Beyond a Boundary*
As Gavin pointed out yesterday, the new boundaries were signed into law by the President on Wednesday, and if a general election were to be called in the morning it would be under the new constituencies (further by-elections will continue to operate under the ones in play in #GE11). And so, I’ve re-done the spreadsheet to reflect the new boundaries.
In some cases, there is a degree of subjectivity in calculating the base, as the indirect effects of the revision will be hard to call. It may be that moving 5,000 FF voters from one Dublin area to another will simply see them behave the same as if left be, but would, for example, the presence of a strong Indo candidate such as Finian McGrath result in SF or LP voters from the old Dublin NE constituency change their colours?
Also, I’ve not been able to source national tallies for the new constituencies based on #GE11 , and so there is a degree of clunkiness involved in calculation of the 2011 base. Again, if anyone comes forward with such tallies, I’d be grateful and would credit the supplier everytime I use the spreadsheet.
Anyways, the projections….
|ULA & SP **||3.24%||4|
First thing to notice is that, compared to the same poll projected on the previous constituencies, FF is actually *up*, despite there being fewer seats up for grabs. FG and LP are both down marginally, although larger constituencies here and there outside the capital put a few more seats ‘in play’ for LP in particular. If you’re wondering why the changes see GP gain a seat, the addition of a 5th seat into the new Dublin Fingal sees a dog fight for that last seat, and one which I’d see Trevor Sargant just shading… but in the absence of a national figure for GP that’s a stab in the dark.
As regards the poll figures, they will give comfort to the coalition, in particular Labour, although I must admit to wondering if it’s an outlier. LP have taken a bit of a battering among PS voters in the last month, and unless this is a case of the damage already being ‘priced into’ their previous ratings, it would surprise me to see them on the up. There seems little reason for the drop in SF either….normally moves of 2%, despite being within the margin of error, are still quite probable, however on this occasion I wonder… we’ll see after the next poll, maybe.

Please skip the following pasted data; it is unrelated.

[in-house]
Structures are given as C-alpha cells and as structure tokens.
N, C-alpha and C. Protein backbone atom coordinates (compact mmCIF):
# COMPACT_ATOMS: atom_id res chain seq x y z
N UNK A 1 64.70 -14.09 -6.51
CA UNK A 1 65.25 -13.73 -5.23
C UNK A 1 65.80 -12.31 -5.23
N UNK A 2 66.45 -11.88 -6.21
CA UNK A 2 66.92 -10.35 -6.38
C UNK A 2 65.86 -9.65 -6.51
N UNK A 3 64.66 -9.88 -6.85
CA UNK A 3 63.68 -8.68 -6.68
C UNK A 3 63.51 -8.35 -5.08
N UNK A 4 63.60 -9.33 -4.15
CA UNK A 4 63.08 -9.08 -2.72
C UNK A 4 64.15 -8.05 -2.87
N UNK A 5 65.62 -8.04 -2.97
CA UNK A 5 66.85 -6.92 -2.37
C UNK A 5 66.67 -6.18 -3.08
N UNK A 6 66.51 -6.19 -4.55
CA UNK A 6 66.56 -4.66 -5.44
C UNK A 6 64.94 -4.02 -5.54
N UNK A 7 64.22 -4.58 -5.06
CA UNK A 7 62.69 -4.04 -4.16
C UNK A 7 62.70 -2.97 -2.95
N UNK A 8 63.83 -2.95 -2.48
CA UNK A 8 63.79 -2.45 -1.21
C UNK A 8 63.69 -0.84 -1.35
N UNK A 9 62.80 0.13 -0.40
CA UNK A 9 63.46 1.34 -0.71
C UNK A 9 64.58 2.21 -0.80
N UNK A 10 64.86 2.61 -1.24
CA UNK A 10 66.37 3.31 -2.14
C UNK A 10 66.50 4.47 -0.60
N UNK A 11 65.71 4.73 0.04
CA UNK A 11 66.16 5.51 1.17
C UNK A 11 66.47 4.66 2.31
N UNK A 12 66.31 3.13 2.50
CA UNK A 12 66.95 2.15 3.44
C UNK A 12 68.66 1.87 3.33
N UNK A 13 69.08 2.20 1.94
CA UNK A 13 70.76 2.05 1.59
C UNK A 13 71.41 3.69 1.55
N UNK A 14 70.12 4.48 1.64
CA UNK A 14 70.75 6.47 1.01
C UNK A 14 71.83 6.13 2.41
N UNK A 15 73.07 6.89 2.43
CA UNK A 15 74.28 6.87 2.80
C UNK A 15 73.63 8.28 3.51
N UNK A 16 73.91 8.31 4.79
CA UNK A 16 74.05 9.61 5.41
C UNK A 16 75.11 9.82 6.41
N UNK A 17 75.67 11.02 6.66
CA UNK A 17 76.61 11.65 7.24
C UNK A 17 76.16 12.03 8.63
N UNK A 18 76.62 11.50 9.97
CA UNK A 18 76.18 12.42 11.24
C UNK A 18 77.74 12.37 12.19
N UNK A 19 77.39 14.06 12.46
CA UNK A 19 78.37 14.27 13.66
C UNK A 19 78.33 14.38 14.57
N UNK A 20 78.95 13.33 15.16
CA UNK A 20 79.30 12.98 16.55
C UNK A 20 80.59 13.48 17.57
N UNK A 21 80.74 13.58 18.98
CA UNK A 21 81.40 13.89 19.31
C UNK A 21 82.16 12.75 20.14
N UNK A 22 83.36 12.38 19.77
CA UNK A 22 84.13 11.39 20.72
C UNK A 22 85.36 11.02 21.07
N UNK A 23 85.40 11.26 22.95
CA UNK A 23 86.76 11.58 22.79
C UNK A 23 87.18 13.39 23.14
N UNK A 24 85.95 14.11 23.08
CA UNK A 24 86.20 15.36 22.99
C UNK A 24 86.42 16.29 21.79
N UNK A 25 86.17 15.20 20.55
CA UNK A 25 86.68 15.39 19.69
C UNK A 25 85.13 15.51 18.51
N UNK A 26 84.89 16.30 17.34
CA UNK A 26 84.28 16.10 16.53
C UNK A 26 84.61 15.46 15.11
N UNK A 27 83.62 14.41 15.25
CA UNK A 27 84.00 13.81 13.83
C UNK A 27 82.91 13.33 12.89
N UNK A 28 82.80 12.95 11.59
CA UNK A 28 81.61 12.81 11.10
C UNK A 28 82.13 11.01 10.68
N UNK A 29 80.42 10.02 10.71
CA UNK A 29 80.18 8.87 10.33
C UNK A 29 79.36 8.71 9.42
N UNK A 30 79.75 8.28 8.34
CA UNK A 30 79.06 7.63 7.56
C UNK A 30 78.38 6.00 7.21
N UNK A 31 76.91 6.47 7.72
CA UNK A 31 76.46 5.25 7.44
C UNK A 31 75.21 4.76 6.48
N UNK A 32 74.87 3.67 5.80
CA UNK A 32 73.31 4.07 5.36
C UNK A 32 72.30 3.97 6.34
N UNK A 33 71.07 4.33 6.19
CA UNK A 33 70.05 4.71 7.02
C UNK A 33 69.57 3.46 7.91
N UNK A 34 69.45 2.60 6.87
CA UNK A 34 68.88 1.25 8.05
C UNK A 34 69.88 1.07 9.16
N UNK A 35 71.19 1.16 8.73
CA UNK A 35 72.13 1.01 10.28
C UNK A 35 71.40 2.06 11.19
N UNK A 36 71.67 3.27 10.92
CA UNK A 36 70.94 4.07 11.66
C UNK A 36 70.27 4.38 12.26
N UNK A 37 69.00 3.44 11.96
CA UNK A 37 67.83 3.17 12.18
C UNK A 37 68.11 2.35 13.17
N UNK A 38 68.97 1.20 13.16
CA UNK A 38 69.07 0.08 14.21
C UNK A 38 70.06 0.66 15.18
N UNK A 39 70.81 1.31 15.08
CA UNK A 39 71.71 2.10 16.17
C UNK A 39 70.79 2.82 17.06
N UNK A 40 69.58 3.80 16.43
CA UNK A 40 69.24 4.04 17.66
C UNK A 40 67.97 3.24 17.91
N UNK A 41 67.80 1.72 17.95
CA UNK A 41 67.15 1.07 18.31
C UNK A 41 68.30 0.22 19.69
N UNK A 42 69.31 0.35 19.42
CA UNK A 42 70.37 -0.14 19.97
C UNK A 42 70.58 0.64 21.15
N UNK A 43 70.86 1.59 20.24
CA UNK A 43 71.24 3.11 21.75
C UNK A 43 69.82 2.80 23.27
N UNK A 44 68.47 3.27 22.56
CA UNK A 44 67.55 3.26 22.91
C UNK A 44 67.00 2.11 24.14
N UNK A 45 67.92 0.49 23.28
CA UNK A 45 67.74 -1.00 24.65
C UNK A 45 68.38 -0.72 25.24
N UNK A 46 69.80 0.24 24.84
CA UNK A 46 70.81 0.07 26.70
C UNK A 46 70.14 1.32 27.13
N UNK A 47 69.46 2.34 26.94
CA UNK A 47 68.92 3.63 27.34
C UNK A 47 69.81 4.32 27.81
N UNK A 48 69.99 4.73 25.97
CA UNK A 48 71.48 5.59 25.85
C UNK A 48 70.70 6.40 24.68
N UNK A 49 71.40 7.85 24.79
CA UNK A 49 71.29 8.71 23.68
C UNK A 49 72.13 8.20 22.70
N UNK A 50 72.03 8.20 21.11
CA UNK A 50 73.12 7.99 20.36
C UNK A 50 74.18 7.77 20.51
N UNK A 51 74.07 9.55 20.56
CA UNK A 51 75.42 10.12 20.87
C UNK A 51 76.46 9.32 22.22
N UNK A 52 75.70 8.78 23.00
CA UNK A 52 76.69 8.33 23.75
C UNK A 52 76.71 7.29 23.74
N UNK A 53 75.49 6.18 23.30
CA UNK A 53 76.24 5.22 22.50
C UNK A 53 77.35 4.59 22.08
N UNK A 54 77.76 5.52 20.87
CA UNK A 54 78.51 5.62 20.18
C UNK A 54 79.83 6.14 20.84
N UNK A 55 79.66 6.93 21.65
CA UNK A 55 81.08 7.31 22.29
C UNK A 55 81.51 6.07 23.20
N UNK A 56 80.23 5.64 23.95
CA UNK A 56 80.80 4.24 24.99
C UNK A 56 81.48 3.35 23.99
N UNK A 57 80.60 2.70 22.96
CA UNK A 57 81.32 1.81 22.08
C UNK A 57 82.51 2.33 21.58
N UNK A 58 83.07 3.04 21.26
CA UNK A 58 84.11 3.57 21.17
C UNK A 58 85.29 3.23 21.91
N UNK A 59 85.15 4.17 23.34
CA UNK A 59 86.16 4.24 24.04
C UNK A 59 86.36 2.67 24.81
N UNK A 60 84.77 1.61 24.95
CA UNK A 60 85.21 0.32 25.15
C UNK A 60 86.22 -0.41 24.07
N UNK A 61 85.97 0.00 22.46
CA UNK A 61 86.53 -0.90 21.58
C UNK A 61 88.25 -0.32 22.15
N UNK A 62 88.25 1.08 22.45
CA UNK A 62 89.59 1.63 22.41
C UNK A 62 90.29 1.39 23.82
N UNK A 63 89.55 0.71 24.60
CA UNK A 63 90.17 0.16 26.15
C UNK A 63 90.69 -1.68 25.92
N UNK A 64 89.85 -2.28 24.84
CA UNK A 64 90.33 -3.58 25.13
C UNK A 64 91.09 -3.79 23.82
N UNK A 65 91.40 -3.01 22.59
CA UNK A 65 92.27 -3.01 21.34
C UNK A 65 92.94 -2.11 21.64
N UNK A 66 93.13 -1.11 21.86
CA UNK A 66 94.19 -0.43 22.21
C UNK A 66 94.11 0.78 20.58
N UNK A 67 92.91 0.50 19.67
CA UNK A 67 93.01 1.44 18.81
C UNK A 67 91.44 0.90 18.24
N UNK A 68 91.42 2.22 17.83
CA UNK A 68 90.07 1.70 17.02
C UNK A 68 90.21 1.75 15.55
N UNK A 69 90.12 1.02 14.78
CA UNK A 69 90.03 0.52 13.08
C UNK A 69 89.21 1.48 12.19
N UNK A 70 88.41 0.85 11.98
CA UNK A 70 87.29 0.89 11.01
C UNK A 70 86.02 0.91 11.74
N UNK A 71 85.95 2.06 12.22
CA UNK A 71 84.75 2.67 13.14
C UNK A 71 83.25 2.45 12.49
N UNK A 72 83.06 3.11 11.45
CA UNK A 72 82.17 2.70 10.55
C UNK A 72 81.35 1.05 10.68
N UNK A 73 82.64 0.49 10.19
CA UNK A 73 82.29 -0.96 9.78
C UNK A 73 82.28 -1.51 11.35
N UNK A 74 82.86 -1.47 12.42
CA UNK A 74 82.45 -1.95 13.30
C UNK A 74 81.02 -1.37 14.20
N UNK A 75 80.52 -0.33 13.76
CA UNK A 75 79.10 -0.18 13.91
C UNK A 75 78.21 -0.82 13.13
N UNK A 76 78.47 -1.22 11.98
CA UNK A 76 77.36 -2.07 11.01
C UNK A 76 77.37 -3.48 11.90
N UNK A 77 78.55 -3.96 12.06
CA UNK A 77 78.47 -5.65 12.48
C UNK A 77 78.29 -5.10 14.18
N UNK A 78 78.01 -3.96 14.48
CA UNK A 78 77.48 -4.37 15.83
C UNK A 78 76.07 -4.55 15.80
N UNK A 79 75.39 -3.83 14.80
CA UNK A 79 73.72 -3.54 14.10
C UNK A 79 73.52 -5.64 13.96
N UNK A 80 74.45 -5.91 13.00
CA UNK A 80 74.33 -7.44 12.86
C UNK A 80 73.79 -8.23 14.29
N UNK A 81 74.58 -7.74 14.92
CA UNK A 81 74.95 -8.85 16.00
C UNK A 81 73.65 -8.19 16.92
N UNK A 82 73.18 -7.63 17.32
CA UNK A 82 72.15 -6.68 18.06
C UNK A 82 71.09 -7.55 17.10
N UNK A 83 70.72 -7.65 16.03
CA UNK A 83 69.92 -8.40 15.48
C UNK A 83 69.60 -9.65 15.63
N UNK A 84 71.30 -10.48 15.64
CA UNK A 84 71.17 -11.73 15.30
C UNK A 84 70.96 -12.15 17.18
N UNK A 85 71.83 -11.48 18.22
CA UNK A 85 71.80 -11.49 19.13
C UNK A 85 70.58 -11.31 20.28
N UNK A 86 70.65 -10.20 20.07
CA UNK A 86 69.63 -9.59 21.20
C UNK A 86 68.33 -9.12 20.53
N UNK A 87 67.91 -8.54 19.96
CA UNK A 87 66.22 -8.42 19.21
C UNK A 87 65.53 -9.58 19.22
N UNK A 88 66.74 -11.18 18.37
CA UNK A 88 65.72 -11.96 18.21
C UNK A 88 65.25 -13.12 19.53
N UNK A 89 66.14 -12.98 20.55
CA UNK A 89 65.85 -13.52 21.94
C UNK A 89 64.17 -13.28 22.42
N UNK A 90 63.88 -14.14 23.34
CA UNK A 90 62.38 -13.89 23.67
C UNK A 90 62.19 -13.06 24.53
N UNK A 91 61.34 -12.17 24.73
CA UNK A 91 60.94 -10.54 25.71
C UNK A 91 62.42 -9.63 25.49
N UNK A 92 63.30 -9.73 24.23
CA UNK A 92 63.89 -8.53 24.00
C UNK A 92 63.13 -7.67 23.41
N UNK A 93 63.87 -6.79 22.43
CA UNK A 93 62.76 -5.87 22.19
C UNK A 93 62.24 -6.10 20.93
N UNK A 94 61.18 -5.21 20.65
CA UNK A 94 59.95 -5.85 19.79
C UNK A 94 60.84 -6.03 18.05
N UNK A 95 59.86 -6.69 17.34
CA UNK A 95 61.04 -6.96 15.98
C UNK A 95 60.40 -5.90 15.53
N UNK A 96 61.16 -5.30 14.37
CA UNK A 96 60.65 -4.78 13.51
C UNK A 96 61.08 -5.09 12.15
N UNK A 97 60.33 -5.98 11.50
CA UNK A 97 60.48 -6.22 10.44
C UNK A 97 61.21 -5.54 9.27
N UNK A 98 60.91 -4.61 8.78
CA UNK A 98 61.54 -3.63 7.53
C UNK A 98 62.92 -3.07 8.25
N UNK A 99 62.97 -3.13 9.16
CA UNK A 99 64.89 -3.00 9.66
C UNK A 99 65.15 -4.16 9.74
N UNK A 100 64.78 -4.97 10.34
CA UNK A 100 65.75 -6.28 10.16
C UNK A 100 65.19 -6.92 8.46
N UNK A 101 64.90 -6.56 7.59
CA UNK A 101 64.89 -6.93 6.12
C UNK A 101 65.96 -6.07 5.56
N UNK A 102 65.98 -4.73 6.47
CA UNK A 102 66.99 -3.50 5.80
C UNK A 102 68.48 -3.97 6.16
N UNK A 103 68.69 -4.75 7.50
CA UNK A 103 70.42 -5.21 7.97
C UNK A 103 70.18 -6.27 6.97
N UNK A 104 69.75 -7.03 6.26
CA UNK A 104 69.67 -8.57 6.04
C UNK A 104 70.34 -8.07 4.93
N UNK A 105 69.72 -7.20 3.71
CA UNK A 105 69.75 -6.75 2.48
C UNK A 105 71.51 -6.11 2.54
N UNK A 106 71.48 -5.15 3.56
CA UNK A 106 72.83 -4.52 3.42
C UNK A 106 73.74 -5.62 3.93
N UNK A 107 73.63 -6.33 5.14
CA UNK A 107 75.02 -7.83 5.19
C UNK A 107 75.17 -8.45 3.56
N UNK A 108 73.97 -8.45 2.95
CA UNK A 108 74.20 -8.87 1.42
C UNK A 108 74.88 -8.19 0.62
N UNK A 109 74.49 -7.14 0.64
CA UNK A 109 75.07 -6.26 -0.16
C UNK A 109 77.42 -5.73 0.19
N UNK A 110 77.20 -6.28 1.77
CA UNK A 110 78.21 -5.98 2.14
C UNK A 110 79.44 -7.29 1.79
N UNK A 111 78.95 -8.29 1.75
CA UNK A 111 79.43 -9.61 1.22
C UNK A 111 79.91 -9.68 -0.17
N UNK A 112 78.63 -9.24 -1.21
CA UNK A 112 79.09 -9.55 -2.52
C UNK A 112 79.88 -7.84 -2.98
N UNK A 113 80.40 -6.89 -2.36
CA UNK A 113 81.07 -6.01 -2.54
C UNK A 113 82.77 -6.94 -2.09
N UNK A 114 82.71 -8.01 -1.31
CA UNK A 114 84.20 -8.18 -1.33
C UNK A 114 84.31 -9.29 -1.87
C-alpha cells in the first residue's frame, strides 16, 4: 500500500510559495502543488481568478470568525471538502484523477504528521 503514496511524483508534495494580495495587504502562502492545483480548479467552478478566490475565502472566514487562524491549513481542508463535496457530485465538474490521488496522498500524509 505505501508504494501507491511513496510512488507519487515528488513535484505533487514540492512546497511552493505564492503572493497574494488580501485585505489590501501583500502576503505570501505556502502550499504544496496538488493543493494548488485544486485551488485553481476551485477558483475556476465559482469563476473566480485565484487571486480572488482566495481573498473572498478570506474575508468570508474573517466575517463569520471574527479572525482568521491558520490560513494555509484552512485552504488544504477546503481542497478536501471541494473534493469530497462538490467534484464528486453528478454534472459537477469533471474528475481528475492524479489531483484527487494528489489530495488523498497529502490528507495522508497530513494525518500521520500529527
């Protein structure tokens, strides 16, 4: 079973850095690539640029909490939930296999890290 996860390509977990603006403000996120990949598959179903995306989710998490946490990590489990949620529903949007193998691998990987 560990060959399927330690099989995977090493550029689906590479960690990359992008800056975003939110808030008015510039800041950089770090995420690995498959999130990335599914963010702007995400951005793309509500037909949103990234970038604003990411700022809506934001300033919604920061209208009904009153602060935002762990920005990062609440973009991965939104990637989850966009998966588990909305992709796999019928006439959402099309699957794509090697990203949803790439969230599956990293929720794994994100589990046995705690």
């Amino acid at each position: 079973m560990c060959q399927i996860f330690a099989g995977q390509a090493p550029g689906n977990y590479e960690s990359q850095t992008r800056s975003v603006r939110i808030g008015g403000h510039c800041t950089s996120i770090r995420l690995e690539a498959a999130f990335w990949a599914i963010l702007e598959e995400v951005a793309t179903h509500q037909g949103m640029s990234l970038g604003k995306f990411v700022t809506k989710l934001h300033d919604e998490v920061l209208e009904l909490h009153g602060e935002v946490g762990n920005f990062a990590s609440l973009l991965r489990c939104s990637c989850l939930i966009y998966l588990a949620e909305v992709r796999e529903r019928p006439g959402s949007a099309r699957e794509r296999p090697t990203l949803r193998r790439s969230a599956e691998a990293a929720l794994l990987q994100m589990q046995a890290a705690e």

The poll also asks what people think of property tax, although the results are less useful than presented. When prompted by the surveyer, the following responses were made;
“I believe that this property tax is an unfair tax.”
“I am worried that i will calculate my property tax wrongly and get fined by Revenue.”
“I am eligible but do not intend to pay the property tax.”
“I am less likely to support government parties as a result sf the property tax.
No indications of the level of “Don’t Knows” in the link, there may be in the paper.
If people were asked, on the introduction of any tax they would personally be paying, whether they thought it was unfair, it would be surprising if less than half would reply in the affirmative. Effectively, for many people, this question amounts to asking if they like paying tax. If however, they were asked whether they’d rather the tax raised by it would be, instead, raised through higher income tax, or cuts in Health or Child Benefit, the figures would be very different. Of course, we might prefer as a country we weren’t lumbered with the bank guarantee, but that remains in effect whether or not Property tax is introduced.
Even less illuminating is the “less likely to vote for the Govt” as a result of the tax question. As pointed out by one person on Twitter last night, a clear majority said yes, but in a poll that showed an increase in support for the Govt. A contradiction? No, an illustration of how polls can mislead. There are two examples in this single question that make it pointless. The first, and more obvious, is that the people being polled are the entire population, including people who would, under no circumstances, vote for the Govt. Most of these, presumably, see this as “another bad thing that shower are doing” and hence consider themselves “even less likely” to vote for them as a result. But given they weren’t going to anyway, this is a false positive.
The second point, is that it is a mild form of push polling. By framing the question in that way, the respondent is thinking of *that* issue and the Govt’s role in it- above others – in the context of a GE decision. But people rarely vote in a GE on the basis of one policy measure, over the course of 4 weeks various issues are thrown at them, and they make a decision, largely aggregating their views on these, with a subconscious weighting deciding what the key ones are. The same person who, when prompted if they will vote against FG/LP as a result of property tax may, quite honestly, reply yes, but some of those, if then asked will they vote for FF (given the bank guarantee), or SF (given links with the IRA), or ULA (given their Marxist politics), or their local Indo (given his tax/penalty point status), they may also say “no” for a variety of reasons, and finally conclude that they will vote for the “lesser evil”. Elevating one issue in the context of asking how you will vote will always skew a polling result, and that’s why the “party support” question would never be asked immediately after such a question.
Edit: I had forgotten to include the following explanation which is more articulate…
Finally…29% say they are eligible to pay the tax, but “do not intend to pay it”. Unless I’ve misread the legislation, if they don’t pay it while alive, their Estate will pay it (with taxes/penalties) on the transfer of the property after their death.
The two great inevitables… death and taxes….